Wednesday, September 26, 2012

Oil drilling: a dirty job

How does working two weeks each month sound? Well if you're working the 9 to 5 job or crazy graduate student hours it might sound like a deal. But the work this kind of  job requires might be a bit beyond what you're willing give. Just look at how tough of a time Mike from Dirty Jobs is having:

Now imagine doing that kind of job on an offshore drilling platform in the middle of the ocean! As we saw in the story of gasoline getting oil to the gas station is an involved process but getting the oil up from deep within the earth is quite the process too. The U.S. imports a large part of our oil from foreign sources (almost 50% in 2010) but we have a large amount of oil in the Gulf of Mexico. This is where offshore drilling platforms are found. In 2006, there were over 4,000 platforms in the gulf according to the National Oceanic and Atmospheric Association. An image helps that number hit home.

The 4,000 platforms in the Gulf of Mexico in 2006.
So how do these offshore oil rigs get to the oil? Well, the one video I found that describes the process very clearly is actually for a research vessel trying to drill through Earth's crust which is pretty cool! The process to drill for oil is the same but the drilling stops when the reservoir (big pocket of oil and gas) is reached.

Basically, a vessel or platform positions itself about the location by GPS and then lowers a drill head on a long cable down to the ocean floor. The hole is lined with casing (metal piping) to reinforce it. Once the reservoir is reached then the oil is pumped up and to a holding tank or through a pipeline to shore.

The guys who are out there on the rigs work 2 weeks straight often with 12 hour shifts (they are paid pretty well though). Fortunately the platforms aren't just for business. They usually have a movie theater and gym. This article describes the rig life in more detail. Sleeping in tiny bunks and braving windy weather are just some of the downsides of the job.

The process to reach oil thousands of feet below the ocean isn't easy. It's amazing to me the technology involved to get the precious resource out. As with my brief story of gasoline, there is a lot I'm leaving out so this will fit into a blog post. Read this longer story of the complete oil drilling process over at HowStuffWorks for more information. If you think you can brave the waves, tiny room, and 12 hour days then kudos to you because I definitely couldn't do it!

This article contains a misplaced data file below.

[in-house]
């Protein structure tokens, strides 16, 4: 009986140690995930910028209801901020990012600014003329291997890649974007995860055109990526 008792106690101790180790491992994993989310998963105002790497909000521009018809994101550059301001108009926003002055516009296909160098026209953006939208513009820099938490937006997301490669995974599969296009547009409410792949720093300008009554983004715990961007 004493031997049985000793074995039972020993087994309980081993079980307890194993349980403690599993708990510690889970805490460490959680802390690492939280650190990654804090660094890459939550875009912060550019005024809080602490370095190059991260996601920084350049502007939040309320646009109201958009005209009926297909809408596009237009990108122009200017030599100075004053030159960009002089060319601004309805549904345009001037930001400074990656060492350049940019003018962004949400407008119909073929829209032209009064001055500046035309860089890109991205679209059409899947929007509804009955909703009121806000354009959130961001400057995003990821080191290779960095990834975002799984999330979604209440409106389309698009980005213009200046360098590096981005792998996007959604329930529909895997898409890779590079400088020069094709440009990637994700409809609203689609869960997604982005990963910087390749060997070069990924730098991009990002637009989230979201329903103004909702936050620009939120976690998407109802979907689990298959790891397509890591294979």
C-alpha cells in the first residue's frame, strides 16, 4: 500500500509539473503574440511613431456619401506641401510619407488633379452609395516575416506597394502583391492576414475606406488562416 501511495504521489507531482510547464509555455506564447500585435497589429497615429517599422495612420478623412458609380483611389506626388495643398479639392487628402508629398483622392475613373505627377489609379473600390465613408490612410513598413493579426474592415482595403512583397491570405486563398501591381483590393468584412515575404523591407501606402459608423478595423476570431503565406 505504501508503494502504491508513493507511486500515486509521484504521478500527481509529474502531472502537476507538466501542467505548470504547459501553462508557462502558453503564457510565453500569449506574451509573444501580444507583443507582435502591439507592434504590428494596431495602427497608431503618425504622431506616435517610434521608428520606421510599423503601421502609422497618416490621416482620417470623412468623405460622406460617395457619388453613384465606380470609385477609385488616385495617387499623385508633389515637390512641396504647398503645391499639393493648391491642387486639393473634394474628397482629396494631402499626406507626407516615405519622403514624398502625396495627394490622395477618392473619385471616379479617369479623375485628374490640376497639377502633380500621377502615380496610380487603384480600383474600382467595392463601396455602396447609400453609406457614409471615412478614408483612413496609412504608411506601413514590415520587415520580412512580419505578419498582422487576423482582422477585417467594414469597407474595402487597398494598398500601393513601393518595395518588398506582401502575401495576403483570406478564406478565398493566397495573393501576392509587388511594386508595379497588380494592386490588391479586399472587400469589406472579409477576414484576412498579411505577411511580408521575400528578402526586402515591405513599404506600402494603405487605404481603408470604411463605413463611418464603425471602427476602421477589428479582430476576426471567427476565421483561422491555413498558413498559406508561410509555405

Monday, September 24, 2012

The story of gas(oline)

Have you ever been filling up your car at the gas station and wondered where that smelly liquid comes from? When it costs an arm and a leg to fill up the tank then it’s got to be a long, expensive process, right? Well, I admit that I generally am watching the numbers next to the $ increase rapidly instead of thinking about how gas traveled to get to my car’s tank.

But it is a very important story with impacts to our country’s economy, national security, and energy future. Not to mention the personal impacts when you thought you could make those last 30 miles with the empty light on because, hey, Jeremy did it in Top Gear (go to 8:00 in the video for the real drama).

Watch Part 1 and Part 2.

Alright, back to gasoline. Here is the whole story in picture flowchart form. The very, very beginning is not pictured because black goo turning blacker doesn’t lend to a good picture. (I'm referring to animal and plant material slowly being compressed to create oil.) I start with an image I created because I couldn't find any good ones on Google.

Geophysics combined with geology leads to a well being drilled and oil extracted.